As 3D printing hits the worlds of art and fashion, can technology really replace Rembrandt?
We explore the collaboration between two Dutch museums and technology giants that is rocking the art world
The post-war period has been dominated by the question of whether art and politics have stuck to their historical claims. While art has typically judged the culture from which it’s sprung and politics has stuck to more pedestrian matters, the two appear to have flipped in recent years, art is becoming increasingly sensitive to market demands, losing any pretence of belonging to a higher order.
But a new framework is being born that may possess the power to overturn the conventional debate. Here, we look at how developments in the technological sphere may unleash the greatest dreams of artists, or reduce art to a province of the economy. The first shots across art’s bow came from a collaboration between two Dutch museums, Microsoft, ING and the Delft University of Technology. In 2016, they created a faithful replication of a Rembrandt painting by mining the data (i.e. the metrics) of all the artist’s previous works. A 3D printer was even employed to give the work an authentic brush-stroked texture.
If the work of a canonical painter like Rembrandt can be reproduced by changing variants in an algorithm, not only does that throw into question the worth of the current stock of Masters, but also the value of what one has historically considered “genius”. Adam Greenfield, author of Radical Technologies, suggests the project calls time on our traditional notions of creation.
“The essence of [the artist]”, he asserted, “is perceiving patterns and having stereotyped responses to those patterns that they can improvise on.” When AI can do this better than us, why still laud the creator? It’s a question that touches on whether art has progressed or perished as its relationship with the tools of production has become more enmeshed. >>
Once art was about the human touch behind a paintbrush, chalk or pencil but now new tools require different skills. And this new repertoire appears to reinject a new animus into the ancient Greek debate on the merits of techne (practical knowledge) and episteme (abstract knowledge), with the former clearly gaining ground today.
Meanwhile, artists – while being required to master new tools – are also, on a deeper level, at risk of being overwhelmed and exhausted by the sheer amount of options offered. Myriad means of expression rarely result in empowerment. Instead, a surplus of tools or ideas tends to immobilise an artist. There’s a sinking feeling – in an infinite sea of content – that everything must have been done by someone else; hopes of originality are easily pilloried as juvenile or hubristic.
It’s not all doom and gloom, however. Technology also has the potential to improve transparency. Historically, the art world has suffered opacity when it comes to tracking the provenance and movement of items. This is almost entirely because it still relies on a paper-based system where corruption, theft, loss or destruction regularly blight the industry. But this may quickly become a thing of the past if Blockchain (the technology behind Bitcoin) is deployed.
Essentially a public database for global transactions, its genius lies in its lack of a central authority (which could potentially be corrupted). Instead, its ledger is distributed through a vast network of users, which keeps things tamper-proof and neutral. >>
Several start-ups are already seeing its value and adopting ways to implement it in the art world. Some of the biggest contenders include Verisart, which generates certificates of authenticity and verifies works in real-time. e company Ascribe, which pins unique cryptographic IDs that retrieve the entire histories of items. While Monegraph offers a similar service, too, but also promises to send alarm bells ringing if a person attempts to claim ownership of the same artwork.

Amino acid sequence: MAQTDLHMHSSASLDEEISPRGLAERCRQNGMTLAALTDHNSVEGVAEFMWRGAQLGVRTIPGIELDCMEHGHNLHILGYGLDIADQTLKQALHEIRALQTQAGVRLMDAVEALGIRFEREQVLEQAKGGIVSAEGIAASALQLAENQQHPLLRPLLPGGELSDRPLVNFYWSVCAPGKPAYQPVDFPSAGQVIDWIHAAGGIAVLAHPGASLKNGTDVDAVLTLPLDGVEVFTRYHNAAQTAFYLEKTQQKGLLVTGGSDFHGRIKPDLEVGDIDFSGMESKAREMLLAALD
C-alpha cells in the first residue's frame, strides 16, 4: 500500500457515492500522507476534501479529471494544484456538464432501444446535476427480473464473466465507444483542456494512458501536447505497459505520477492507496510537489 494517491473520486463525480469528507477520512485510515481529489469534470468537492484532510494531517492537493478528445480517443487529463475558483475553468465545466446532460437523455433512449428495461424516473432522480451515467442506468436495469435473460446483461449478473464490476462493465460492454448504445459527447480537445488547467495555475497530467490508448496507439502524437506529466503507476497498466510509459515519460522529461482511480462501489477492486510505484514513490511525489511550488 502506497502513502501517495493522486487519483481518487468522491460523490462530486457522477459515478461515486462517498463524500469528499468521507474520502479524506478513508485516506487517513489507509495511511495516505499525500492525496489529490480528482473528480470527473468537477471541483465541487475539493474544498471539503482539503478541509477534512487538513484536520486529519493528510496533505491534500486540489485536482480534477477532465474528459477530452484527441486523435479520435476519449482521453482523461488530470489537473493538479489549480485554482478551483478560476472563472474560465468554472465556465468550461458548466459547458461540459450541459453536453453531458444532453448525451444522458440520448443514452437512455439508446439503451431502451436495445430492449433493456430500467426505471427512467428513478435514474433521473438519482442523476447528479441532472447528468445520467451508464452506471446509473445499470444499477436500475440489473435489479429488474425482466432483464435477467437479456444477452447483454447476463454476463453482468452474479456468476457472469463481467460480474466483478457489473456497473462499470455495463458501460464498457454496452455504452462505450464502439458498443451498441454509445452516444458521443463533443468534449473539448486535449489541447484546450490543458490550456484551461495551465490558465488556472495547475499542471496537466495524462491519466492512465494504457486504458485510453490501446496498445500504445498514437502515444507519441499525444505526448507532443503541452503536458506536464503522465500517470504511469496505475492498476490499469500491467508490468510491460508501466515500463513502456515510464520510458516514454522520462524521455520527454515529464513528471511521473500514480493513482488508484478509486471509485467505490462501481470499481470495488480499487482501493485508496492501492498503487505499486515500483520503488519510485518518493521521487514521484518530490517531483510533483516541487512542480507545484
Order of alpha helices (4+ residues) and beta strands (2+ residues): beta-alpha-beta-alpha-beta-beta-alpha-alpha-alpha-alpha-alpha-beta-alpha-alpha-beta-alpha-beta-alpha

Much of the value in these companies derives from the virtues of decentralisation. For too long, mediators have made transactions in the art world both expensive and clumsy. In the future, the hope is that contract systems will spring up that make the artist an equal and transparent partner with investors in ventures. ‘Smart Contracts’, which promise to self-execute the terms of agreements, ensuring that profits are divided fairly and without delay, will quickly follow.
And, finally, mechanisms like Weifund (which, unlike Kickstarter or Indiegogo turn supporters into investors instead of dumping them after reaching targets) will be likely to proliferate among artists, too. All these developments promise to place artists back at the centre of their own banquets, rather than begging for crumbs from others. They assure the market that legal wrangles will be settled in a world of a few clicks instead of months or years of court battles. They guarantee that automated code is more reliable and honest than the elites that currently govern the processes.
The real problem is, however, that though they may be correct, these are revolutions that affect the body rather than the spirit of art. Of course, governance, identity and supply chains matter, as do investment patterns and contracts. But arguing about the capillaries while ignoring the heart, could be seen as an exercise in futility.
This is why the curator Hans Ulrich Obrist, director of the Serpentine Gallery, did not daydream about the future grammar of the economic system that art found itself in, when questioned about the nature of future art. Instead, he answered: “It is the famous ‘etonnez-moi’ of Diaghilev and Cocteau.” To have one’s artistic norms shattered, modified and astonished is not the same as the neo-liberal dream of complete financialisation. And to pretend so would be to make a mockery of art.